DeWine spokesman says risks are too high

BY: MARTY SCHLADEN and Ohio Capital Journal

Some are questioning Gov. Mike DeWine’s sincerity when he says he’s doing all he can to fight the spread of coronavirus among children.

DeWine and the leaders of children’s hospitals are in a panic over the lack of masking in Ohio schools. Hospital admissions of children with covid are up 536% since July and the hospitals report that they’re being overwhelmed by the surging delta variant and an unusual jump in other respiratory illnesses.

[Watch video] Ohio Children’s Hospital leaders briefing for school administrators –…

DeWine and the hospitals are pleading with local school officials to enact their own mask mandates because DeWine says his hands are tied by Senate Bill 22 — a law the GOP-controlled legislature passed in March over his veto. 

It circumscribes the governor’s ability to issue health orders such as his 2020 statewide mask mandate by limiting them to 30 days. After that, the legislature would have to sign off in order to continue them.

Asked on Tuesday why he wouldn’t impose a mask mandate as a temporary measure, DeWine said he didn’t want to muddy the issue.

“All that will do is cause a great deal of confusion and then I think people would say, ‘Well there’s no mandate on, there’s no requirement on, we can go back, there’s really no reason to keep masks on,” the governor said. “I’m afraid what would happen is we would slide backwards, we would go the wrong way.”

However, some noted that when SB 22 was passed, the governor, who is a lawyer, didn’t believe it would stand up in court.

“Lots of talk out there excusing @GovMikeDeWine‘s refusal to issue a school mask mandate,” Katie Paris, founder of the group Red Wine and Blue, tweeted. “His hands are NOT tied. He could issue a mandate today and if the legislature fights it, he could take them to court.”

She followed up with a thread that included the statement DeWine issued when he vetoed SB 22.

“We believe that significant portions of SB 22 are unconstitutional,” the statement says. “Parts of the bill violate the separation of powers doctrine embedded in our Ohio Constitution; other parts violate Article II, Section 15 of the Ohio Constitution, proscribing how laws must be made; and even other parts of the bill likely violate Article IV, Section 5 of the Ohio Constitution, by exercising power reserved to the judiciary.” 

Loveland School Superintendant Mike Broadwater

Loveland School Superintendant Mike Broadwater told Loveland Magazine on Thursday, “It is unfortunate that Governor DeWine no longer has the power to issue health orders that would put every school district across the state in the same situation if that’s what he feels is best. But by leaving it to local control, he’s allowing each district to make the decision that fits best for their community.”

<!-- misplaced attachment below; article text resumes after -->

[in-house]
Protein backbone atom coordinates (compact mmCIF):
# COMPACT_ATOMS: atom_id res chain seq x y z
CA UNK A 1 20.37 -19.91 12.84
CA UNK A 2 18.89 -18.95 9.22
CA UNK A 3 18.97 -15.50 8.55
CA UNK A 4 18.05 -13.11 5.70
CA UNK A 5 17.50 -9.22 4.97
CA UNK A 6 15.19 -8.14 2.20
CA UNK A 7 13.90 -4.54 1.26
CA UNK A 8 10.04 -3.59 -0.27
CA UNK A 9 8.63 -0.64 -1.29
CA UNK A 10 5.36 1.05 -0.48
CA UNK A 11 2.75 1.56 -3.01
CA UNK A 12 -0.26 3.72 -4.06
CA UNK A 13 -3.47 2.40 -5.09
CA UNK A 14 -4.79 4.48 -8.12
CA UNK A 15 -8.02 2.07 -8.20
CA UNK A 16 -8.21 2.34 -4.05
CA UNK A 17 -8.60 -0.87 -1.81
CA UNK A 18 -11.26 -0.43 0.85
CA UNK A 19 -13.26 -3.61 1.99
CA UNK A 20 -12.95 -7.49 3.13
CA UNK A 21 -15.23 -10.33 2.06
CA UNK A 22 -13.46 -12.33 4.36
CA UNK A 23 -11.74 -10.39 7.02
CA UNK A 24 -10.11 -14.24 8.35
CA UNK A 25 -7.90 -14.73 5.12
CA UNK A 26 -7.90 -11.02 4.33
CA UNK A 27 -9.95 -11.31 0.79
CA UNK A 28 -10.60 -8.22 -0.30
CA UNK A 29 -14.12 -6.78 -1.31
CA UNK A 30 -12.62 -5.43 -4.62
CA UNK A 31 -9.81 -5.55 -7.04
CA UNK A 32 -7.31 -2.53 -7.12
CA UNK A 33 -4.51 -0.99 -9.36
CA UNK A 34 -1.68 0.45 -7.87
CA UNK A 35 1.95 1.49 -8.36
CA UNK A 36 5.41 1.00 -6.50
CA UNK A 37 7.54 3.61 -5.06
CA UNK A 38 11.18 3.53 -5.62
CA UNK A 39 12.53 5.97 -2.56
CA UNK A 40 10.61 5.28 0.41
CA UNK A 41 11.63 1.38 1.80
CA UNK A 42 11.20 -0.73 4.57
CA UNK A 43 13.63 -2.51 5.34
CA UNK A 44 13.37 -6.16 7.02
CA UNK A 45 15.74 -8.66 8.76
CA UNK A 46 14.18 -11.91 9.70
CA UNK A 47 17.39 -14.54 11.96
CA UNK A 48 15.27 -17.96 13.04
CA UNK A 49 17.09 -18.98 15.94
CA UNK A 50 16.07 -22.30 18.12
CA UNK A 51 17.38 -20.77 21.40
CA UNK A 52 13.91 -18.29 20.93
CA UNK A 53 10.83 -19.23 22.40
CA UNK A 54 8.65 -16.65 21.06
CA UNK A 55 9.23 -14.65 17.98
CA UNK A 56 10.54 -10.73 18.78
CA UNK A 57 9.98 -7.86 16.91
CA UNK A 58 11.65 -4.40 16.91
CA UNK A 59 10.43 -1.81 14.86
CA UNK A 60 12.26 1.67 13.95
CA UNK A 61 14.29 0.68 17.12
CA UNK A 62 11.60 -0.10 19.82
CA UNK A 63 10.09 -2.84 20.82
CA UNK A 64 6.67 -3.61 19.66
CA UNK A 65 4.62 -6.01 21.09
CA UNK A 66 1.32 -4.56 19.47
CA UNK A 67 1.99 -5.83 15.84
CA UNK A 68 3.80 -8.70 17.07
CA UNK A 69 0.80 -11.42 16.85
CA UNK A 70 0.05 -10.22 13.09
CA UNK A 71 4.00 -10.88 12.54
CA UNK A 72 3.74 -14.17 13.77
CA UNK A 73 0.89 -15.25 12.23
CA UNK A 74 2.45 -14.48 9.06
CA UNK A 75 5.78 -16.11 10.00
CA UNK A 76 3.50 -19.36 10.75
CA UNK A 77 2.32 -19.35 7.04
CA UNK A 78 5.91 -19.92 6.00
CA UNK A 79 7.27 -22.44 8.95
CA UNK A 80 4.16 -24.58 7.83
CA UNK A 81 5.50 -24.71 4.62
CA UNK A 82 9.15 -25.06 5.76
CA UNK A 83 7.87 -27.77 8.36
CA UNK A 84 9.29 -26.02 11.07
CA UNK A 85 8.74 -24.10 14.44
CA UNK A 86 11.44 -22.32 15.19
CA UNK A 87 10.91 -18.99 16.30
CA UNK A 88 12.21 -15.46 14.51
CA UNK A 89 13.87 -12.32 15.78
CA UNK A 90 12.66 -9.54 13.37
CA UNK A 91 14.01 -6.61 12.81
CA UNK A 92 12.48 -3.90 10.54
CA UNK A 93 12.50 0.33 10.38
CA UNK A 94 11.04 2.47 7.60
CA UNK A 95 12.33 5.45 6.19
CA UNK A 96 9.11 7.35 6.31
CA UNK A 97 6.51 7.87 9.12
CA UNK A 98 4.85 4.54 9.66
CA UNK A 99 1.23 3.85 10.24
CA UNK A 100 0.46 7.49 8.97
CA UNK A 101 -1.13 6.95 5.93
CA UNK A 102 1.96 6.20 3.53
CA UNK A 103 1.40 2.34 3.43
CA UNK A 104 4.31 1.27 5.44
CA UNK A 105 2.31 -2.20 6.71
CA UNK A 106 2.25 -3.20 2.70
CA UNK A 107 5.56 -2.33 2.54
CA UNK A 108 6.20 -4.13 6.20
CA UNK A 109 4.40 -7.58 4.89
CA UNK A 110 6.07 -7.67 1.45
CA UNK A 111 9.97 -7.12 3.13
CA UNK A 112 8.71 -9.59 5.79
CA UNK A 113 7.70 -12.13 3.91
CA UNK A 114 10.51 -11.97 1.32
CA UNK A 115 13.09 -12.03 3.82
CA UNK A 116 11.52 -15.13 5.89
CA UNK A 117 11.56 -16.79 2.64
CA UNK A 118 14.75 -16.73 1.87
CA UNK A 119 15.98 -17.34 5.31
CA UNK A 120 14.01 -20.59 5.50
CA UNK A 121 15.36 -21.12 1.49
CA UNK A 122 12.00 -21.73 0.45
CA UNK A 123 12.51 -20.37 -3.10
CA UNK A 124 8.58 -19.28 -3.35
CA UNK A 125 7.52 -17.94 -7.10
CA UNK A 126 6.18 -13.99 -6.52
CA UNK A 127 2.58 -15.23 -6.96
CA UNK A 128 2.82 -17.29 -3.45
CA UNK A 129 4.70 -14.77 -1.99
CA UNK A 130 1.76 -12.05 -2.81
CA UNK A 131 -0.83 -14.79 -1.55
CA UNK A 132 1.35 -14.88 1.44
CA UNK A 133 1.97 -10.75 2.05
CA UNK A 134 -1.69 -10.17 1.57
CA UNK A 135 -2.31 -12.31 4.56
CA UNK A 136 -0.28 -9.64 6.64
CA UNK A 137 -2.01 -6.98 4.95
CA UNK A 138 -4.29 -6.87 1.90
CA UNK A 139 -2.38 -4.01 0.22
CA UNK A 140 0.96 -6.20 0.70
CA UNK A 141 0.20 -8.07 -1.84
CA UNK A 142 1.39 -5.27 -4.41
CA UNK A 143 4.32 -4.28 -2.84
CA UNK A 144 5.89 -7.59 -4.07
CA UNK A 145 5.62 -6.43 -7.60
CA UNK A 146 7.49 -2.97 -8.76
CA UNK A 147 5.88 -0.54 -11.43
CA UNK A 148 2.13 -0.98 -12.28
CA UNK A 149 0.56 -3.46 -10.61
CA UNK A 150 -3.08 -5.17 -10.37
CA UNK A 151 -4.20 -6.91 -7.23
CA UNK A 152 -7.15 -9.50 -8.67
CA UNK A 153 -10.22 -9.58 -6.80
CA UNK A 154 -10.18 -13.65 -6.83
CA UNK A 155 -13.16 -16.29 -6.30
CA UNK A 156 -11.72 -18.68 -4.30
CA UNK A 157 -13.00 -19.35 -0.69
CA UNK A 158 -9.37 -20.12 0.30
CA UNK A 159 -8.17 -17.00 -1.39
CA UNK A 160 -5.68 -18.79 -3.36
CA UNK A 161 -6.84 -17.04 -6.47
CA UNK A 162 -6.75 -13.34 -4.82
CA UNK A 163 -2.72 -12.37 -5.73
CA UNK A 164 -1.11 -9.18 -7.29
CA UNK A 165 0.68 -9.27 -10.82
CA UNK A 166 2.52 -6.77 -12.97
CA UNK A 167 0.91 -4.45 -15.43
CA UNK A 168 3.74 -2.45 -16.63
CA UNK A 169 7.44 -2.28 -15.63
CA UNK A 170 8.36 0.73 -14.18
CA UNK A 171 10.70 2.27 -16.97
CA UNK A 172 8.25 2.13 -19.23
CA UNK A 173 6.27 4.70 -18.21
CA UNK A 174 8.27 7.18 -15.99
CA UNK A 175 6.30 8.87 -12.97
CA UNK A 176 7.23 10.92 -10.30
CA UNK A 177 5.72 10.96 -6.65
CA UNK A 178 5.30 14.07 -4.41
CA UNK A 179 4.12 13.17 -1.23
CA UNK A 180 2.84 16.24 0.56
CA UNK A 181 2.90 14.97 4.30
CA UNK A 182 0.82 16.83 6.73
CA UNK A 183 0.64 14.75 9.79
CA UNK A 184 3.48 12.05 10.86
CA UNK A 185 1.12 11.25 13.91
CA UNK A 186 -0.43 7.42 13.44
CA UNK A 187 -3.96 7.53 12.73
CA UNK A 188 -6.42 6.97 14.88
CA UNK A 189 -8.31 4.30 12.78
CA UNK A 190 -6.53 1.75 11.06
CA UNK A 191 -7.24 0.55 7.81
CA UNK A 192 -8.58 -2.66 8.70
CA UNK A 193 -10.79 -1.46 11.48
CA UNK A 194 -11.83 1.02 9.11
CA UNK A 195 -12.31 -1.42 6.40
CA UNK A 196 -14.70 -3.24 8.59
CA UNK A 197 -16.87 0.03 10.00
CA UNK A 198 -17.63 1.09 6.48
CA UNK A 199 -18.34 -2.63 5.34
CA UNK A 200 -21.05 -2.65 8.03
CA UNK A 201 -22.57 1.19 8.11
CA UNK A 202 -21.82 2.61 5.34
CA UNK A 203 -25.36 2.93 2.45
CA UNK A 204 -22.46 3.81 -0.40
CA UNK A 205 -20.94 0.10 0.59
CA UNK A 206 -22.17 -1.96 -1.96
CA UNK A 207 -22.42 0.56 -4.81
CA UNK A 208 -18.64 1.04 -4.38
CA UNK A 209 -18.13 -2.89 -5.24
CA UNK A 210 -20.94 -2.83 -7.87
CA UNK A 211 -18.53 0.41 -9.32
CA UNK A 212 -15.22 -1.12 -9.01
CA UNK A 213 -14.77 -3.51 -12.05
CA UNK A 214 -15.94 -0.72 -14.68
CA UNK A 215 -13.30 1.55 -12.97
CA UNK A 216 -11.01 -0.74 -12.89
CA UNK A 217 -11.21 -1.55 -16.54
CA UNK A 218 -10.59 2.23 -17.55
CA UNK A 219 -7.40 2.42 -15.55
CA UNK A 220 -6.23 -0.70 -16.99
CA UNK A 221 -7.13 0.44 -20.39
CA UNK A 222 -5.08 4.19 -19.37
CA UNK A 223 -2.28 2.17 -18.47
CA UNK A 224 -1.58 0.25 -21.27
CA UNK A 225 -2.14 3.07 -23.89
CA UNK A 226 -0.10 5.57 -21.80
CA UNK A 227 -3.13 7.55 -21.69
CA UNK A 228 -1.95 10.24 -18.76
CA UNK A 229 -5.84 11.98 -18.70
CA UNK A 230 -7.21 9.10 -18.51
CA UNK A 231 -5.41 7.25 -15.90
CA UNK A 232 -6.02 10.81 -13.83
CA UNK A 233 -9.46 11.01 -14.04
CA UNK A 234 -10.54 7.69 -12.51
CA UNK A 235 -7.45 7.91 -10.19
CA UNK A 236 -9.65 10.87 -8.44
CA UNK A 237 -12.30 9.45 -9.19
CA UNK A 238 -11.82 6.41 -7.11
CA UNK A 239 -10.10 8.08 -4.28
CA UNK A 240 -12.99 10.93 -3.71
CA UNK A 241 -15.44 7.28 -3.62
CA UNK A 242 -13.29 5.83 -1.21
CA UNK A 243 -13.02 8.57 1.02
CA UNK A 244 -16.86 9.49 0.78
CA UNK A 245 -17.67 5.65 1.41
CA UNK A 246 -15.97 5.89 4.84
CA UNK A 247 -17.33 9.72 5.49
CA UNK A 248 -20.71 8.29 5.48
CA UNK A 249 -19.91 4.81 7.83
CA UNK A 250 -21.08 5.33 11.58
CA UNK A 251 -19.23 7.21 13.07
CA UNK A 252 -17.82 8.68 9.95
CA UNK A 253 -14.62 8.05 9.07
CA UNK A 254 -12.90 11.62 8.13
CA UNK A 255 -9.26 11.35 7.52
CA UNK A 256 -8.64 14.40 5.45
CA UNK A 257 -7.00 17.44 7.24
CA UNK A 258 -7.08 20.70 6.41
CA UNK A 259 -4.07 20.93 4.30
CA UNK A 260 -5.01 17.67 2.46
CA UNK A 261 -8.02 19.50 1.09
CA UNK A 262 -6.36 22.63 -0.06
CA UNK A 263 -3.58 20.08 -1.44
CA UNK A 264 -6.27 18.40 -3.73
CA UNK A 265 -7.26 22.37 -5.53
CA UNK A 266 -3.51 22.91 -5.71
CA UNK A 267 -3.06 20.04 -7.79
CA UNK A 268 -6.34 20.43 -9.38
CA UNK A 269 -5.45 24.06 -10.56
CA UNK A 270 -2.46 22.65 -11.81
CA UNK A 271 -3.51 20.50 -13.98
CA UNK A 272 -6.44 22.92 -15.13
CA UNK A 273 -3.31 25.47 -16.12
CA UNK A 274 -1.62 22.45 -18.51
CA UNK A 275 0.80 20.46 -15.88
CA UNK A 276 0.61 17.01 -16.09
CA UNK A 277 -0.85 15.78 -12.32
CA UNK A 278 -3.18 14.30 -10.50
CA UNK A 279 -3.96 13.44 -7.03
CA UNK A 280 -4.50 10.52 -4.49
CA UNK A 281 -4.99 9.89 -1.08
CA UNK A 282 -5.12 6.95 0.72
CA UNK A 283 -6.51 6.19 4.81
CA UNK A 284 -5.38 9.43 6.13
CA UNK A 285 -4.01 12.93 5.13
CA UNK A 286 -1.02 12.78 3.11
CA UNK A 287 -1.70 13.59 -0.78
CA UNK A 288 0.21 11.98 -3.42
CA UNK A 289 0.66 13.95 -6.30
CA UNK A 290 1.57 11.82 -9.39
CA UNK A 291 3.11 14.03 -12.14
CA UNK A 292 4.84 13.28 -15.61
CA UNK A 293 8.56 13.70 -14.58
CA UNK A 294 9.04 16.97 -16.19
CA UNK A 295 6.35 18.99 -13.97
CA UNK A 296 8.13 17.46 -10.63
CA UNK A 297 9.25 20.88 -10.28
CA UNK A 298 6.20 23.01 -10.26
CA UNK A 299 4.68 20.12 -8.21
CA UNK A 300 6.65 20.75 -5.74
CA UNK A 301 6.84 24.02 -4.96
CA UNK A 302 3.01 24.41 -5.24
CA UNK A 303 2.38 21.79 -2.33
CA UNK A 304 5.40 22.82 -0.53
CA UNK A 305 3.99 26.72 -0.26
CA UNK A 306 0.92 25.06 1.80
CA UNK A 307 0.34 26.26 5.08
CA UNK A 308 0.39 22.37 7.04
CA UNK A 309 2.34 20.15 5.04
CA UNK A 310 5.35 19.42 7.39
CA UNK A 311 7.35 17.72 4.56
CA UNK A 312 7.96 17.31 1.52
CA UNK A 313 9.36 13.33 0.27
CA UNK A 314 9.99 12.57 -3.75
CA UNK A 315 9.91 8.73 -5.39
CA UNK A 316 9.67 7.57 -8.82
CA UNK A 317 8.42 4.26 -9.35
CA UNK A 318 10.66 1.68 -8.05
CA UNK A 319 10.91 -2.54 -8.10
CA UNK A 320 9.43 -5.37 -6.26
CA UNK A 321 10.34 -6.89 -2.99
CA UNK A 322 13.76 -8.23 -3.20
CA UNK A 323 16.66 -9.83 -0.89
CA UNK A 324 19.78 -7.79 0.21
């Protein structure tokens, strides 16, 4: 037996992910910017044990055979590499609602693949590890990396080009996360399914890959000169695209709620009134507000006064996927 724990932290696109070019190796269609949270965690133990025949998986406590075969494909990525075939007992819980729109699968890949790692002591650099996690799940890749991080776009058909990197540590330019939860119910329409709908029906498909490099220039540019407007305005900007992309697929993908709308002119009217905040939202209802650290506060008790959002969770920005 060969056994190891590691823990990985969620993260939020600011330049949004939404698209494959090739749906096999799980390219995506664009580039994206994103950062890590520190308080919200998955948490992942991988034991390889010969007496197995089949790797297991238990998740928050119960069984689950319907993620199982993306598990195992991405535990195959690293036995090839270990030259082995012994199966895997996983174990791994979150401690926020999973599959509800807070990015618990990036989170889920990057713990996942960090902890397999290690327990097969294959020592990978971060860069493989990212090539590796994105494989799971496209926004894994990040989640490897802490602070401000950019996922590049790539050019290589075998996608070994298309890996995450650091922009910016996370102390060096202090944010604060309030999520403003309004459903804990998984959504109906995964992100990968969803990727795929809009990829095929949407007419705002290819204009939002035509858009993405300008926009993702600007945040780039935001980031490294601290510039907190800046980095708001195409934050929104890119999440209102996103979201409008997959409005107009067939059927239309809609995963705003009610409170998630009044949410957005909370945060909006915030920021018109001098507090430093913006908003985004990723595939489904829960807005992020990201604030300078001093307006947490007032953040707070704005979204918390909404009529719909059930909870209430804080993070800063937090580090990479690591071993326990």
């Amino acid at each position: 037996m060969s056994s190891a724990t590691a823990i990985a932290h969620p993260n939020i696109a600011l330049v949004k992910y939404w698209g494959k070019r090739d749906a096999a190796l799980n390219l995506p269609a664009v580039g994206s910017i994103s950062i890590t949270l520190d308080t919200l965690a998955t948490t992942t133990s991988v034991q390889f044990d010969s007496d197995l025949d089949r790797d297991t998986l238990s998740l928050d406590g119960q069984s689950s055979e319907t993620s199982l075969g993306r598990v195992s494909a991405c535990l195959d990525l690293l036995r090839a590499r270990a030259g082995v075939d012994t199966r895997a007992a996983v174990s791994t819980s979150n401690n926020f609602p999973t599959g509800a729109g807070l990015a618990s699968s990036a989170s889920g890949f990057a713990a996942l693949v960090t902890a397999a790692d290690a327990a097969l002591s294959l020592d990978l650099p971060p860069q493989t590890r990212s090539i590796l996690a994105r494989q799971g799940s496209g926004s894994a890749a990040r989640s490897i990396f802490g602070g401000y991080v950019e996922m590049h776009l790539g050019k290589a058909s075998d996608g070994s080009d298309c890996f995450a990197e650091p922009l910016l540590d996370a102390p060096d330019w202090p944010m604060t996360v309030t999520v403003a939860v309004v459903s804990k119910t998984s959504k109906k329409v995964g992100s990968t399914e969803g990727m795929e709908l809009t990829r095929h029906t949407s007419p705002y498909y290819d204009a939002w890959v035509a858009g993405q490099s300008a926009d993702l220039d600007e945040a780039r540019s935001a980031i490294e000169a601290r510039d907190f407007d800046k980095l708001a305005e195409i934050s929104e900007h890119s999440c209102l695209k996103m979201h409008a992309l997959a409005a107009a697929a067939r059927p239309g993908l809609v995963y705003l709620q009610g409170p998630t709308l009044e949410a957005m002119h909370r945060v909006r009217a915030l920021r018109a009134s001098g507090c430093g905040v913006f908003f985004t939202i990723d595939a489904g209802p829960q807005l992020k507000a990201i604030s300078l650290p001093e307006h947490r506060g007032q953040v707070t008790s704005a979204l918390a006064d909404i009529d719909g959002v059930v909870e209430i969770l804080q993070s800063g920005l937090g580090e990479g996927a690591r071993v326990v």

The current policy of the Loveland City School District is that students in grades PreK-6 are required to wear a mask indoors. Students in grades 7-12 do not have to wear face coverings. All others, while in the buildings must wear masks.

The Legislative Service Commission also questioned the legality of a draft of the bill, writing that it “might be vulnerable to a constitutional challenge on the grounds that the legislature cannot take such an action by resolution.” But for some reason, it was dropped from the final version of the bill, which was otherwise unchanged.

Asked why DeWine doesn’t just impose a mask order and fight it out in court, Press Secretary Dan Tierney on Wednesday said it was too risky.

“Somebody who’s advocating for that is hoping that a judge puts on an immediate restraining order that would allow (the mask mandate) to continue, but you also have to weigh the chance that a judge could rule the other way: that the legislative recision is perfectly valid,” Tierney said.

He added that DeWine’s current approach — persuading local officials to put on their own mask mandates — is making rapid progress. The portion of students in schools with mask mandates has jumped from 35% on Sept. 1 to 54% on Tuesday, Tierney said.

“We went from a little over a third to a little over a half of students being in a school where everybody wears a mask in less than two weeks,” he said.

But while DeWine is blaming the GOP supermajority in the legislature for sapping his ability to fight his coronavirus, on Wednesday he signed off on legislative maps that would preserve that supermajority. Even as DeWine helped to approve the maps, he questioned whether they would survive a court challenge, Gannett journalist Haley BeMiller reported.

The move by DeWine — who has also criticized President Joe Biden’s vaccination-or-test mandate — prompted a blast from John Hagner, campaign manager for Dayton Mayor Nan Whaley, who is seeking the 2022 Democratic gubernatorial nomination.

“Mike DeWine on Tuesday: the gerrymandered Republican supermajority is keeping me from protecting kids and keeping them in school,” Hagner tweeted. “Mike DeWine on Wednesday: ok, let’s have four more years of an even more gerrymandered Republican supermajority.”

Reporter Jake Zuckerman of the Ohio Capital Journal and David Miller, Editor of Loveland Magazine contributed to this rstory.

MARTY SCHLADEN has been a reporter for decades, working in Indiana, Texas and other places before returning to his native Ohio to work at The Columbus Dispatch in 2017. He’s won state and national journalism awards for investigations into utility regulation, public corruption, the environment, prescription drug spending and other matters.

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